Original article

Scand J Work Environ Health 2013;39(4):369-378    pdf full text

doi:10.5271/sjweh.3333

Long working hours and health status among employees in Europe: between-country differences

by Artazcoz L, Cortès I, Escribà-Agüir V, Bartoll X, Basart H, Borrell C

Objectives This study aimed to (i) identify family responsibilities associated with moderately long working hours (41–60 hours a week); (ii) examine the relationship between moderately long working hours and three health outcomes; and (iii) analyze whether patterns differ by welfare state regimes.

Methods The sample was composed of all employees aged 16–64 years working 30–60 hours a week interviewed in the 2005 European Working Conditions Survey (9288 men and 6295 women). We fitted multiple logistic regression models separated by sex and welfare state regime typologies.

Results Married males were more likely to work long hours in countries with male breadwinner models whereas family responsibilities were related to long working hours among both sexes in countries with dual breadwinner models. The association between long working hours and health was (i) stronger among men in countries with male breadwinner models, primarily in Anglo-Saxon countries [adjusted odds ratio (ORadj) associated with working 51–60 hours of 6.43, 6.04 and 9.60 for work-related poor health status, stress and psychological distress, respectively); (ii) similar among both sexes in Nordic countries; and (iii) stronger among women in Eastern European countries.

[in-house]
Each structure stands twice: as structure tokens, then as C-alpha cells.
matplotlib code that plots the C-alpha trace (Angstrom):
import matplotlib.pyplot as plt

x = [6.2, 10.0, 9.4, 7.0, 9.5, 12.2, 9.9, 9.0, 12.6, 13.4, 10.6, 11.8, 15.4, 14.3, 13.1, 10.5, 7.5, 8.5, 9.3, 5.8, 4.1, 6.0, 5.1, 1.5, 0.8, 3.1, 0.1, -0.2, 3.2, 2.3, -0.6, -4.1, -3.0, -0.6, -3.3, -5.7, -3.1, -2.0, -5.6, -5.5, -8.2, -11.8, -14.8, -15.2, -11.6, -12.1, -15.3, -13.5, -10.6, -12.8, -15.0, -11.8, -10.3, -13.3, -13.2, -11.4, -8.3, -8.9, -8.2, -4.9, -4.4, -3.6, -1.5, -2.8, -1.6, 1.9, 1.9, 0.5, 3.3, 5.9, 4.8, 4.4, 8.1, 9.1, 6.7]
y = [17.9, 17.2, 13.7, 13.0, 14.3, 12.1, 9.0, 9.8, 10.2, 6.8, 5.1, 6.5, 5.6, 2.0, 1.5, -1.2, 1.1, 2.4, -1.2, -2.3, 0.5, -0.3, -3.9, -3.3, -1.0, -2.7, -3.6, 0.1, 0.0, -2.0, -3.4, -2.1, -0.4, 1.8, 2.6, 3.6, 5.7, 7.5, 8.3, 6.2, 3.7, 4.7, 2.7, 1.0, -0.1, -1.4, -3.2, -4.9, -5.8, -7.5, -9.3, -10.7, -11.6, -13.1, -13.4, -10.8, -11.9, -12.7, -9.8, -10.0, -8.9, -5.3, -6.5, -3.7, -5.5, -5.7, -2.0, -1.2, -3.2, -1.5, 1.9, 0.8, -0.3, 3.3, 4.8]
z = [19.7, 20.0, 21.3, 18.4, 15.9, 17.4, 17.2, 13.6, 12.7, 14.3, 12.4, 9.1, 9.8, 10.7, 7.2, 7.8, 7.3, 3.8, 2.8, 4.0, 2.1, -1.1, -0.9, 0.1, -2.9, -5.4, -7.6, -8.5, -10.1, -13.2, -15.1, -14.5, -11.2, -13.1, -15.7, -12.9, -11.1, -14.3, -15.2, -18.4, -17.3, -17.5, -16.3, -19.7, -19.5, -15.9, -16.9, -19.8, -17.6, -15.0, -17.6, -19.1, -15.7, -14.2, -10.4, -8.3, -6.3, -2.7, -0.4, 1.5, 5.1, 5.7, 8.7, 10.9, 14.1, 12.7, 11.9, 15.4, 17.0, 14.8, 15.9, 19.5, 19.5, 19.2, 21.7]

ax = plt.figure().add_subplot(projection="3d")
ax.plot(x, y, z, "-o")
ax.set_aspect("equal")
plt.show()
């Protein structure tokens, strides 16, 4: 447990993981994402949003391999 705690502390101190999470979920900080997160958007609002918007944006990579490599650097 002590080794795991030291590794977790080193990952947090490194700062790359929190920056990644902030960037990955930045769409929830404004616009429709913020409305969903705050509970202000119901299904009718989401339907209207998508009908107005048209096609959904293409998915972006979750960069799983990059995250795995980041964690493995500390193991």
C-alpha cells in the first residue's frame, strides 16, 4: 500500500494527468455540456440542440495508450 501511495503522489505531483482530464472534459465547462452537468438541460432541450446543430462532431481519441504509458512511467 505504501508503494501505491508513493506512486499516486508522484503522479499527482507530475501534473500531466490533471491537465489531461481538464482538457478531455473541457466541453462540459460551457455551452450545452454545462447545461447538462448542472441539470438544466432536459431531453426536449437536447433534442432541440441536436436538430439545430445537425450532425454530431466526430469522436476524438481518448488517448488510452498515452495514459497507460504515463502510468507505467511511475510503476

Conclusions In the European Union of 25 members (EU-25), working moderately long hours is associated with poor health outcomes with different patterns depending on welfare state regimes. The findings from this study suggest that the family responsibilities and breadwinner models can help explain the relationship between long working hours and health status.

This article refers to the following texts of the Journal: 2003;29(3):171-188  2003;29(6):444-451  2006;32(6):482-492  2007;33(5):344-350
The following article refers to this text: 2014;40(4):370-379